Making Perfect Egg White Meringue is much like blowing air into a balloon while whipping. Beating or whisking causes the protein in the egg whites to unfold, forming films that trap the air bubbles, and the sugar stiffens the foam. A perfect egg white meringue is really nothing but a foam, and foam is a big collection of bubbles.
Age of Eggs:
Meringue recipes work better with eggs that are at least 3 or 4 days old. Thin, older egg whites whip more easily to a higher volume than thick, fresh egg whites. Once whipped, the foam from thin whites is less stable because the liquid film drains more easily from the bubbles. If volume is more important than stability, then older eggs are better to use. For better stability, a good rule of thumb is to use fresher eggs for meringues, saving older ones for general baking.
Do not make egg white meringues on a rainy or really humid day (remember that they are mostly air and if that air contains a lot of water, it will have an effect).
Cold eggs separate more easily than those at room temperature because the whites hold together better.
Cracking the egg: Crack eggs on a flat surface, such as your counter top, rather than the edge of a bowl. This reduces the chance that a shard of shell will puncture the yolk.
To separate an egg: Crack the egg and hold the shell halves over a bowl. Transfer the yolk back and forth between the halves, letting the white drop into the bowl. Do not cut the yolk (whites containing any yolk will not beat properly). Transfer the yolk to another bowl.
The tiniest bit of fat or egg yolk will wreck a meringue, as fat interferes with the formation of good foam. When separating eggs, if a speck of egg yolk falls into the egg whites, lift it out with an empty eggshell half. Do not try to fish it out with your fingers; the oil on your skin will prevent the egg whites from expanding.
Avoid letting your fingers touch the areas that will come in contact with the egg whites. That way, you will avoid leaving oils from your hands on the utensils you just washed.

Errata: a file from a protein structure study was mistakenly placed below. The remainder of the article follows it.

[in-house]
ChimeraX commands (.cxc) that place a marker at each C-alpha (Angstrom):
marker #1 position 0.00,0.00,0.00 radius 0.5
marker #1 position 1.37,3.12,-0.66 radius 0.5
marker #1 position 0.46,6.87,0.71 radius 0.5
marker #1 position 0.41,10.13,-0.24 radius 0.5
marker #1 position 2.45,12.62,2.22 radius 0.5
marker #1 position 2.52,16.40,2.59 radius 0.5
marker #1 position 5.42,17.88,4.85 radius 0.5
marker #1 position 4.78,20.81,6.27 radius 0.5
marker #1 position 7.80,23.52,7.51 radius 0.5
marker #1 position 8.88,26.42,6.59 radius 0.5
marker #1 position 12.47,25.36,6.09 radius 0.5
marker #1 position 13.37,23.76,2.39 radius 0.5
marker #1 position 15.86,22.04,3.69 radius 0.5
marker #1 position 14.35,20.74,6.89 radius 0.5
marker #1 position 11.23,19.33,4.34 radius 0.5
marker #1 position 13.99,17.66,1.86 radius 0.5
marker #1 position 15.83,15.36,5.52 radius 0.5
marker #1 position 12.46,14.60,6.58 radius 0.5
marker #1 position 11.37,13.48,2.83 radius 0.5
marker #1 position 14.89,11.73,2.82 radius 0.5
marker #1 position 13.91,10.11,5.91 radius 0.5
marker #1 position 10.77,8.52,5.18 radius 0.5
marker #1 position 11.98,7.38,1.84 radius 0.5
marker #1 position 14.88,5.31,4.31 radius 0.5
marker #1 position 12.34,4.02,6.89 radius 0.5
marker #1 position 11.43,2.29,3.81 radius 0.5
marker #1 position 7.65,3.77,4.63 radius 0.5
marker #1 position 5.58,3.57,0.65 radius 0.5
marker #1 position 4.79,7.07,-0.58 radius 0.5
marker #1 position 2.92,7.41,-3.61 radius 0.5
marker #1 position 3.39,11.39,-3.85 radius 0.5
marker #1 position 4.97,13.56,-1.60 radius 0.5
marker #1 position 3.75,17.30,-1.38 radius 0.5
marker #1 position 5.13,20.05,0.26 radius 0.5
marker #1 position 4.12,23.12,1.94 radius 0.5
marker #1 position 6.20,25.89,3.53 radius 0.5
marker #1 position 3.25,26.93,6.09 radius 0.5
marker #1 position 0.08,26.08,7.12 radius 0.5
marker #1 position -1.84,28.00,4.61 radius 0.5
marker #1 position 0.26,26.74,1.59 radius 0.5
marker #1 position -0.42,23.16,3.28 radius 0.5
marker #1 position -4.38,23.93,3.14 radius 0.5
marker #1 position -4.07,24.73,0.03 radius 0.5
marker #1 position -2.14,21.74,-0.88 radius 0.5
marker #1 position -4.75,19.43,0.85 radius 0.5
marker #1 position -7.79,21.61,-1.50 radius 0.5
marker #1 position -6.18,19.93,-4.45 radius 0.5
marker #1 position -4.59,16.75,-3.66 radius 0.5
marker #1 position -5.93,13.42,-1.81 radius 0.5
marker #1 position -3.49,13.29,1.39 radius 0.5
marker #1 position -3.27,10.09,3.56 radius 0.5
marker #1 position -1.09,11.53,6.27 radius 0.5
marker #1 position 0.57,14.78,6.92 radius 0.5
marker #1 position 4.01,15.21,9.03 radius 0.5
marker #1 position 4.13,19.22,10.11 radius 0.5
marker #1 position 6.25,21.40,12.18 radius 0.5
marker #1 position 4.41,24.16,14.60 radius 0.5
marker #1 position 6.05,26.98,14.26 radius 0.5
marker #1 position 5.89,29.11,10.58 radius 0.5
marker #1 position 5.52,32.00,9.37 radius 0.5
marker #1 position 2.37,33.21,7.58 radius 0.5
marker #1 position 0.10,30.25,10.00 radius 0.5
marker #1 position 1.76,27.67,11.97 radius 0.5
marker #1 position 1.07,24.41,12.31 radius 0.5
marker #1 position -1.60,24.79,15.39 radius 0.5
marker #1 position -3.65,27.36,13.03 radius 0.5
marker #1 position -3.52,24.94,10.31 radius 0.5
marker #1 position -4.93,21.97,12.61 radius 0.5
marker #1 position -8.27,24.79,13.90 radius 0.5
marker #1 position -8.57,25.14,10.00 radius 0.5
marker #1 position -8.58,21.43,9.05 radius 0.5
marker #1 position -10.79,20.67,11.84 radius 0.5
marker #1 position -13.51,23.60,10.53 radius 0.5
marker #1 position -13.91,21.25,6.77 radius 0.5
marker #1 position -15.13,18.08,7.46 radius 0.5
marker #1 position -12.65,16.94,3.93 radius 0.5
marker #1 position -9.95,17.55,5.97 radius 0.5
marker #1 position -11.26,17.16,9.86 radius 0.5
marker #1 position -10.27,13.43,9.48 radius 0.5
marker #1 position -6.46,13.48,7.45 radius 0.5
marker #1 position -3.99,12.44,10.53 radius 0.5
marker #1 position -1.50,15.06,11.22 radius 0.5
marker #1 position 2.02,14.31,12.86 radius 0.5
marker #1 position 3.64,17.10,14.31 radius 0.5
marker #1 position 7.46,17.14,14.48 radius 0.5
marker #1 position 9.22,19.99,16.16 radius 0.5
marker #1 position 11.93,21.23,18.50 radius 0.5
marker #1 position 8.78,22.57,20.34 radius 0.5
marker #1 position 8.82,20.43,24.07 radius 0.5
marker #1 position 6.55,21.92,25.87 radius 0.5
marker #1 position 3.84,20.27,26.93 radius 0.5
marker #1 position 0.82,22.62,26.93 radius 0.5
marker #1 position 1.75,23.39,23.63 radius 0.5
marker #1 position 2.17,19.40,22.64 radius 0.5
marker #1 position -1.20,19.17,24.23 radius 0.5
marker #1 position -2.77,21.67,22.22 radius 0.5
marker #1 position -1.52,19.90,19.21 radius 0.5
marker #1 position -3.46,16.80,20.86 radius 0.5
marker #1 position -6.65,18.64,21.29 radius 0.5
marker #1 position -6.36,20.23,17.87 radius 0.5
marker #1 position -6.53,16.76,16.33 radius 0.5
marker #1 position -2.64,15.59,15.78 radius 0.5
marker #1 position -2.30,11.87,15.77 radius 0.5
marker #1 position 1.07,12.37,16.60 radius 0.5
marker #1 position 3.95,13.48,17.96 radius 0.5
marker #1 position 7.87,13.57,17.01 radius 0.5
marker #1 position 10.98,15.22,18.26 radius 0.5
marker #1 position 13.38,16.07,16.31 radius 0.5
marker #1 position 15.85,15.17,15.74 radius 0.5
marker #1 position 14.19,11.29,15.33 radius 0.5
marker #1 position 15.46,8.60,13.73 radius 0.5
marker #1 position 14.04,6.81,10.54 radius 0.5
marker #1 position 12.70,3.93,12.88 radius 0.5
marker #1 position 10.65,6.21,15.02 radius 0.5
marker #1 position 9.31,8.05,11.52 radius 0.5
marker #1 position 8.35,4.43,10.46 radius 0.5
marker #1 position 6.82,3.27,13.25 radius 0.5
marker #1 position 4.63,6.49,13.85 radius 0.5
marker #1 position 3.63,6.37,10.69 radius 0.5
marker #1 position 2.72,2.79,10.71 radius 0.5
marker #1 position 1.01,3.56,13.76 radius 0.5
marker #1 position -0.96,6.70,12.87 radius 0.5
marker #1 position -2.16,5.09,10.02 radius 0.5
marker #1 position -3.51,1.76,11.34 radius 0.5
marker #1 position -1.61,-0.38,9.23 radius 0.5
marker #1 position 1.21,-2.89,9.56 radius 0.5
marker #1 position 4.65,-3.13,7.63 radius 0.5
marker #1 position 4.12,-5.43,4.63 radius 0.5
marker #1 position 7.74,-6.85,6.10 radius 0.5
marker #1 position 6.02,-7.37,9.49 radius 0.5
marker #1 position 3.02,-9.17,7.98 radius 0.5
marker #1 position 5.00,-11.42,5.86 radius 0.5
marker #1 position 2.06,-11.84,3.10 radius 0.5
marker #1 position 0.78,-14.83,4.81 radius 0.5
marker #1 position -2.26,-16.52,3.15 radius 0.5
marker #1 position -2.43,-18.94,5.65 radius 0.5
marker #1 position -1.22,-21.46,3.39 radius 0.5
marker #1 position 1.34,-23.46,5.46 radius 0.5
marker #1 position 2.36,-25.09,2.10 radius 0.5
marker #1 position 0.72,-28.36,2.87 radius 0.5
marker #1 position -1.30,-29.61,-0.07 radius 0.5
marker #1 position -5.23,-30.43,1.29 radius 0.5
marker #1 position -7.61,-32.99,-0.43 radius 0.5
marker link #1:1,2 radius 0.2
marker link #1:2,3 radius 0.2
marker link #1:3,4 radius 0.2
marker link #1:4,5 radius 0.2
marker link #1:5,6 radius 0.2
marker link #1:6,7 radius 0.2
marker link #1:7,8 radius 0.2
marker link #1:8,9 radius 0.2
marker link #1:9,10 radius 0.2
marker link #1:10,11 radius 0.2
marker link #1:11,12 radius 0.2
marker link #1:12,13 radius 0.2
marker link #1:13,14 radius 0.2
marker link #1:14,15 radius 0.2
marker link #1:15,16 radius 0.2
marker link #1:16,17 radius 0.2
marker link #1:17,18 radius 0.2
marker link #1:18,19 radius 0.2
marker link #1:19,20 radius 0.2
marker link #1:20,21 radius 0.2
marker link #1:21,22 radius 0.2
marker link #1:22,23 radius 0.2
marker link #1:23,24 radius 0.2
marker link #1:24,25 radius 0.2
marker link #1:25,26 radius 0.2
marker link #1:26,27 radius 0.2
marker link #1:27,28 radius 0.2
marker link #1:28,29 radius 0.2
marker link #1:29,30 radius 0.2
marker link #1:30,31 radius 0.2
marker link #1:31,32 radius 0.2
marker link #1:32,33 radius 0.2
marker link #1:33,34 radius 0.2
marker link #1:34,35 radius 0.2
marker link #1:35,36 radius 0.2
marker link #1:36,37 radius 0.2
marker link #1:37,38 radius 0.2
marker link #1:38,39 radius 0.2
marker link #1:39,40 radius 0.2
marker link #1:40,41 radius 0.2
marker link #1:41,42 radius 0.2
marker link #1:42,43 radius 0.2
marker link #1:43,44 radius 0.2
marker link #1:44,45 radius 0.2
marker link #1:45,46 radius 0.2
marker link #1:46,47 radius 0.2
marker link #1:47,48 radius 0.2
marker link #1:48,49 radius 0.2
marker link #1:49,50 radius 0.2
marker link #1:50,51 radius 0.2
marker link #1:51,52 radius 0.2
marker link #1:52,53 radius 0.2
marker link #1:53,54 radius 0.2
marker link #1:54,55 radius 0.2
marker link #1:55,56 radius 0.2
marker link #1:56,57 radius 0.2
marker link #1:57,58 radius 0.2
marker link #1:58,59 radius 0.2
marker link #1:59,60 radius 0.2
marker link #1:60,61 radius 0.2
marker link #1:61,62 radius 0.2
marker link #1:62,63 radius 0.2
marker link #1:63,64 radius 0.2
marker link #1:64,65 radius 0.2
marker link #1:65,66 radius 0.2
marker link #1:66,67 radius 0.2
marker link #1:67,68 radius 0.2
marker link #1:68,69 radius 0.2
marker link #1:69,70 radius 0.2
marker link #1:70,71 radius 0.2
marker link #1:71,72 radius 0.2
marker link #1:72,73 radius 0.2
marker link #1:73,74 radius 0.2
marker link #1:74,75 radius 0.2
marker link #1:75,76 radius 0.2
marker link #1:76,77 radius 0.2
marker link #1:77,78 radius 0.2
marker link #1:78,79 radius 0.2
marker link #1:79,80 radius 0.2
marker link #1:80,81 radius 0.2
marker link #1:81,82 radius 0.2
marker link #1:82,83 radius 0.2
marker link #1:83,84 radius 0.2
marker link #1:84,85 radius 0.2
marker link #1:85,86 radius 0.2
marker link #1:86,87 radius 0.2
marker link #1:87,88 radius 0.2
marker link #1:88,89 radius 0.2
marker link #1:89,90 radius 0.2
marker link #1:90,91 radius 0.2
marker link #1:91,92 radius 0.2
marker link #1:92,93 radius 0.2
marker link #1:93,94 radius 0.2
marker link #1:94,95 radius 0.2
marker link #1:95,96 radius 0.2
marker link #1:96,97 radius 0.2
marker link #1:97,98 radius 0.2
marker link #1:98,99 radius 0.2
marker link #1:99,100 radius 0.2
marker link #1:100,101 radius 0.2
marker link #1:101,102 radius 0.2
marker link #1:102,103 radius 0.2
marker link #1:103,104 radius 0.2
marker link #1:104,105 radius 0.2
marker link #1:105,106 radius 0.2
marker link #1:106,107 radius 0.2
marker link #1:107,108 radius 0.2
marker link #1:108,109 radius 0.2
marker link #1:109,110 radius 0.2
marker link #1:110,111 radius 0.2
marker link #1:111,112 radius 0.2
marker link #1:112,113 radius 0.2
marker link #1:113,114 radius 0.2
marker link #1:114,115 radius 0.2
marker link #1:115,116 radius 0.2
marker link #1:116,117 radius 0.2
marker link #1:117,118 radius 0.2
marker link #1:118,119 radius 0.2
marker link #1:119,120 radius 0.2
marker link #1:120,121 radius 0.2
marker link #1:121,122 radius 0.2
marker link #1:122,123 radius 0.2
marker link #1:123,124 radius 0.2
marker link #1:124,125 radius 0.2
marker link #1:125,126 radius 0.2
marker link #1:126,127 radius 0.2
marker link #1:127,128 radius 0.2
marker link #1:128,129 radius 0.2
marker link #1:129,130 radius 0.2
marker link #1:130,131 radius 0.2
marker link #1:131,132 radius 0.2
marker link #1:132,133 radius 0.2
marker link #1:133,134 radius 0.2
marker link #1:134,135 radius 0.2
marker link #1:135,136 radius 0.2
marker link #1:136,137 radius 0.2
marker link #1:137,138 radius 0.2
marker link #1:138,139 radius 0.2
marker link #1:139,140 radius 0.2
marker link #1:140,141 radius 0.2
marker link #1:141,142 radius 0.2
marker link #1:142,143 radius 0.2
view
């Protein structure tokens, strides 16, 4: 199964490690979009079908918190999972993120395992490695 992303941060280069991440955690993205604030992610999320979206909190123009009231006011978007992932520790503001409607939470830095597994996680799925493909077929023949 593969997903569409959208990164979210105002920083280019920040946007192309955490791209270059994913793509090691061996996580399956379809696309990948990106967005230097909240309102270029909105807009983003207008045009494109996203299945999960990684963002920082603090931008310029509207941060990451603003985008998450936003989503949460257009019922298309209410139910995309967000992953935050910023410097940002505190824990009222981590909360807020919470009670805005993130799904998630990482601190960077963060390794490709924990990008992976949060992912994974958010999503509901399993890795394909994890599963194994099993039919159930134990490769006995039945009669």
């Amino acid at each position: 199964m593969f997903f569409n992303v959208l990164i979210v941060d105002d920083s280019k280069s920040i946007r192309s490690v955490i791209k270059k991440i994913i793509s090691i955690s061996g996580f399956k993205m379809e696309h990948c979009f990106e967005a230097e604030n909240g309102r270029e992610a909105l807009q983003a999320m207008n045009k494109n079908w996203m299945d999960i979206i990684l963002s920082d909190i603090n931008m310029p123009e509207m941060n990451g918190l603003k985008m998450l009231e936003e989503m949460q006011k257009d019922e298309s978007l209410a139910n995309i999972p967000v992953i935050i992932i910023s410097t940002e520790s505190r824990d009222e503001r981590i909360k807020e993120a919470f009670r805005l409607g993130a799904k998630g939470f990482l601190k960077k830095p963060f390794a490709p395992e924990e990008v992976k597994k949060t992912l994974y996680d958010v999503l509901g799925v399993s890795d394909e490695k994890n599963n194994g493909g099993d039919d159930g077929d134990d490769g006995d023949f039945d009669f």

Room Temperature: After separating, bring egg whites to room temperature to ensure volume when beating (as warmer eggs whip faster than cold eggs). Egg whites right out of the refrigerator will not whip well. The ideal temperature to whip a common meringue is room temperature, about 70 degrees F. (21 degrees C.). Usually 30 minutes is adequate to obtain room temperature.
A beaten egg white can foam to 6 to 8 times its original volume if the egg whites have been at room temperature for 30 minutes before beating.
Bowls and Utensils:
Copper, stainless-steel, or glass bowls work best for making meringues. Avoid using plastic bowls for whipping egg whites as they can often harbor traces of grease or fat, which prevents the whites from getting stiff. Whichever type of bowl you use, be sure it is spotlessly clean. Make sure that all your utensils are immaculately clean, completely grease-free, and completely dry. Meringues are very sensitive and they do not like any moisture.
Place the egg whites into a large, tall bowl and set your mixer to medium-high speed. NOTE: I would not hand beat a meringues (too much work). Beating or whisking causes the protein in the egg whites to unfold, forming films that trap the air bubbles, and the sugar stiffens the foam. As the mixing time increases, the bubbles become smaller and more numerous; this increases the volume and makes a more-stable structure.
Do not add sugar before whipping the egg whites. Adding sugar at the beginning can double the time you have to whip the egg whites to get a foam. Add the sugar at the very end when the whites have formed soft peaks.
I like to use superfine sugar when making meringue because it dissolves faster than table sugar. When beating egg whites and the recipe calls for sugar, Gradually add the sugar, a few spoonfuls at a time and beating the whole time.